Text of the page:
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As newly elected GOP mayor Kevin Faulconer begins his behind-the-scenes ramp-up of what is expected to be a sweeping privatization at San Diego's city hall, a federal audit cautions that rampant outsourcing is not necessarily a cheap cure-all for shortcomings of big government.

That word comes in a March 18 U.S. Government Accountability Office report entitled "Military Housing, Information on the Privatization of Unaccompanied Housing."

Congress authorized privatizing military housing in 1996, the report says, but the idea got less than an enthusiastic reception from the brass.

The Navy and Army concluded that privatization could be used under a narrow set of circumstances at specific installations, such as where unaccompanied service members were already receiving the basic allowance for housing.

The Air Force and Marine Corps concluded that privatization was not suitable for meeting any of their housing needs. For example, an April 2000 Air Force memorandum indicated that privatization could have a negative effect on building unit cohesion.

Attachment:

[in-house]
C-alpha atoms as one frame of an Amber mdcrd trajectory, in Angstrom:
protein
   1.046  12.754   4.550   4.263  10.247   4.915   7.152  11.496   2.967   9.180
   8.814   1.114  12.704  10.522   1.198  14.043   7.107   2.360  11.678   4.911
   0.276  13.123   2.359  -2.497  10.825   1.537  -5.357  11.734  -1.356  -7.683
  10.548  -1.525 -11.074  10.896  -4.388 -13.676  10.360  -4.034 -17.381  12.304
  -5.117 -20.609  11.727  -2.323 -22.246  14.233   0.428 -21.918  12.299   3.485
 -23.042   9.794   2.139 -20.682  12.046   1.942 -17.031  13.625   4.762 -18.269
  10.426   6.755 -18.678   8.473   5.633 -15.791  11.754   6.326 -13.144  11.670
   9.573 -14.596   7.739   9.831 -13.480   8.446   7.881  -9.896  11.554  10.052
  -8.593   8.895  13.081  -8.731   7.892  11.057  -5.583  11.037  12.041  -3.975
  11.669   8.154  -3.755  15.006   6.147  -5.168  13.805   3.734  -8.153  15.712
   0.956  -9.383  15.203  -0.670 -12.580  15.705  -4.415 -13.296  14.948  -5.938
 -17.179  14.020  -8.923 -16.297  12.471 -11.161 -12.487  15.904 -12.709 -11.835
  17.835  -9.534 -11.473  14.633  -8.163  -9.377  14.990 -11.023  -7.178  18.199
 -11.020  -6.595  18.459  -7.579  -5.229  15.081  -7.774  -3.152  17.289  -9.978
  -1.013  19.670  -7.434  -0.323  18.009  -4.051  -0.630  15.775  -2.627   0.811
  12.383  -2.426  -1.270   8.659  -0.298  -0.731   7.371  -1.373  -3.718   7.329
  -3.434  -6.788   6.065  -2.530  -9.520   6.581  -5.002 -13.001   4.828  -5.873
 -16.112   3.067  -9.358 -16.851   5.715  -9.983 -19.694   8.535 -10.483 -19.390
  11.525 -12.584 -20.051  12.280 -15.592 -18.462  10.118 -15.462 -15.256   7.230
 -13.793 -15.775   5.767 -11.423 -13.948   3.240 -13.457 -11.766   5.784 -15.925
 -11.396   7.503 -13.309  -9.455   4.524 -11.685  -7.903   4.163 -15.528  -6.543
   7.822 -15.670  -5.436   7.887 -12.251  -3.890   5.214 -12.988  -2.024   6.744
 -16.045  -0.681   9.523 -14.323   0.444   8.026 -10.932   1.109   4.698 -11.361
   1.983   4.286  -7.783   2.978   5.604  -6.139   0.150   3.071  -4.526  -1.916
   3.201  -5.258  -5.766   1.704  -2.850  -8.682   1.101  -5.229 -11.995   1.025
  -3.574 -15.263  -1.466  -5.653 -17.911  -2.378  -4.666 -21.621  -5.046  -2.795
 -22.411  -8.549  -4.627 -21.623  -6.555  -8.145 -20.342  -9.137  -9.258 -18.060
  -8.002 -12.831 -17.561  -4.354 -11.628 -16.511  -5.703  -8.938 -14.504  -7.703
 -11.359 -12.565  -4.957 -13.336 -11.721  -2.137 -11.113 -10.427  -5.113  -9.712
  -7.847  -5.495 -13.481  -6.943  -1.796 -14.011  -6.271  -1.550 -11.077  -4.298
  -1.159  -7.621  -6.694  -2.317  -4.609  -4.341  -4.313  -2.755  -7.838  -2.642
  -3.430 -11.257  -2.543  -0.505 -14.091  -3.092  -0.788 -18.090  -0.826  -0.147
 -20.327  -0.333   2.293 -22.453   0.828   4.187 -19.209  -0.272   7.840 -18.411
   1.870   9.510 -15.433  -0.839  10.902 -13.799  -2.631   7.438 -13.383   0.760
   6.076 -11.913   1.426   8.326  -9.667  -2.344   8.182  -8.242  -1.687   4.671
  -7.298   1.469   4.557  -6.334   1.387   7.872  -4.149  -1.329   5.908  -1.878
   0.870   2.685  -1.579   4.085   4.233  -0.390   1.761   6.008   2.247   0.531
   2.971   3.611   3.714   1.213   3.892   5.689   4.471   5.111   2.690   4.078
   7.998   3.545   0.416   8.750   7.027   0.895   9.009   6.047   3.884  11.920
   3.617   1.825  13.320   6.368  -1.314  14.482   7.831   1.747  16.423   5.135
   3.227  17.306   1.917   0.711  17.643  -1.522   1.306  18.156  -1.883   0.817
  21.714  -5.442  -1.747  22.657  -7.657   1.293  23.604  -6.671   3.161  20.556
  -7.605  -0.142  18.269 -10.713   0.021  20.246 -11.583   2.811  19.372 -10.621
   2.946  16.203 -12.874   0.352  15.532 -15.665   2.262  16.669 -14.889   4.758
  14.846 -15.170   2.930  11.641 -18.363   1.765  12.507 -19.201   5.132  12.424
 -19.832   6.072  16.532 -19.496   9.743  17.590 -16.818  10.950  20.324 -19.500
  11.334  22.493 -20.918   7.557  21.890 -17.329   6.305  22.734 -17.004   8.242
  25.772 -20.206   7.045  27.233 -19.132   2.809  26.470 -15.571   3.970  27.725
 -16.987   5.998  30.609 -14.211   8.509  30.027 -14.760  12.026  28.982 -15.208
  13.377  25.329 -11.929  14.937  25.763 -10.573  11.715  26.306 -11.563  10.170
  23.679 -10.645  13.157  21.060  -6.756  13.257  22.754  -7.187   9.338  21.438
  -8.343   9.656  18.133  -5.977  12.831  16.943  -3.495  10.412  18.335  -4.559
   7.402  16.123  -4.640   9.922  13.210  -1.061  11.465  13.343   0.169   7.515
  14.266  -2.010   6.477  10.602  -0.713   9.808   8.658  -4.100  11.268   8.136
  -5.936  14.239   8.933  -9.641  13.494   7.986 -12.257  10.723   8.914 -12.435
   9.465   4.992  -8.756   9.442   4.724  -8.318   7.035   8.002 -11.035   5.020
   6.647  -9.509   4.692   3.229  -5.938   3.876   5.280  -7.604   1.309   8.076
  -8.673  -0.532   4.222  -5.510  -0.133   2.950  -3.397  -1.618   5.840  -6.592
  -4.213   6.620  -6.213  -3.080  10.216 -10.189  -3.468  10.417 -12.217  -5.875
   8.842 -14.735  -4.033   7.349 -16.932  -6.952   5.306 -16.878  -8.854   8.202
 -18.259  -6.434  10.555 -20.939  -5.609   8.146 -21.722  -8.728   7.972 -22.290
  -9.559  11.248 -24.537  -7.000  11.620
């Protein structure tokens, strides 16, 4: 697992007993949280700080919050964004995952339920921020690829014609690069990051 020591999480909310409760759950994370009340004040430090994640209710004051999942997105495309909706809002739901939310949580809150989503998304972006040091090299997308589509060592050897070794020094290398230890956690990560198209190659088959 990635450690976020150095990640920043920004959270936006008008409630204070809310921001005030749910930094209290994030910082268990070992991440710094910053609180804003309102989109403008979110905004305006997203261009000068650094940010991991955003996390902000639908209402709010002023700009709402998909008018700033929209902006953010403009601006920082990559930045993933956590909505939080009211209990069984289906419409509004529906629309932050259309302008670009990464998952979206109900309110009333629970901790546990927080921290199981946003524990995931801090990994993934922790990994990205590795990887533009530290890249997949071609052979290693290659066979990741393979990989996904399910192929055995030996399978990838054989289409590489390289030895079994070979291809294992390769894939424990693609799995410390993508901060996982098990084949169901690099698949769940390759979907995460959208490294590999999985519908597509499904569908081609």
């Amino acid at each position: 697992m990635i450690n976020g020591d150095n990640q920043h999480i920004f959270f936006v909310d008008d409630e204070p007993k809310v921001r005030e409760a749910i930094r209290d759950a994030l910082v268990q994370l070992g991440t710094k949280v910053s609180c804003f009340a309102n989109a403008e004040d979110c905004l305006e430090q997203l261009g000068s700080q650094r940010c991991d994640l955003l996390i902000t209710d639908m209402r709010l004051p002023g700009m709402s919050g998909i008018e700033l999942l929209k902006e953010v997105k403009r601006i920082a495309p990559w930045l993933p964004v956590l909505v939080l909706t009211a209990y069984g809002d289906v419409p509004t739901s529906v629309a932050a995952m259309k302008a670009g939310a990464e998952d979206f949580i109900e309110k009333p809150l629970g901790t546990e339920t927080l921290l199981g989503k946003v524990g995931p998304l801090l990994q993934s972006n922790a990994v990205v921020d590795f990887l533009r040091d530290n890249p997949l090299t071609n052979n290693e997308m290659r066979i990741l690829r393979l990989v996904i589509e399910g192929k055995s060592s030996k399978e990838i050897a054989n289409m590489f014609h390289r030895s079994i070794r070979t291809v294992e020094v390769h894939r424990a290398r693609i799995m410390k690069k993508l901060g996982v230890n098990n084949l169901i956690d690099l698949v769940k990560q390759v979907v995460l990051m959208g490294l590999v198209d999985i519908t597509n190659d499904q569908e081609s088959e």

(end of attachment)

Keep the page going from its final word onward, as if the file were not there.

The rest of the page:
Despite the military’s reluctance, in 2002, Congress amended the military housing act to fund pilot projects.

In December 2006, the Navy awarded its first pilot project to privatize housing for junior unaccompanied personnel at Naval Station San Diego, California. The project included the privatization of one existing building and the construction of three new buildings.

The new buildings include 941 “market-style” two-bedroom apartments, and, in total, the San Diego project provides 2,398 bedrooms.

The private-sector developer’s cost for the project was about $321 million, with the Navy providing a cash equity investment of about $43 million for a total of about $364 million.

Though taxpayers didn't put up the bulk of the cash used to build the project, they have been paying dearly ever since, according to the audit, and the tab has lately been escalating, in the form of increased housing allowances paid to service members.

Personnel eligible for the housing allowance typically are not required to live in any particular location; they can elect to live at their military service’s privatized housing project (if one exists on or off the installation) or to live elsewhere.

Poolside at Pacific Beacon

"Navy officials told us that delivering 1,882 new beds within 4 months caused significant occupancy challenges," the auditors said, adding that the "target population" of "junior and mid-level unaccompanied personnel" spurned the project due to its on-base location.

While the sailors recognize the superior facilities and amenities, they are reluctant to return to quarters inside the installation’s fence line with restricted access for their friends and family.

Therefore, the private-sector developer and the Navy decided to temporarily expand the target demographic from E-4 with more than 4 years of service through E-6 to now include Homeport Ashore sailors and junior shore-based sailors (E-4 and below).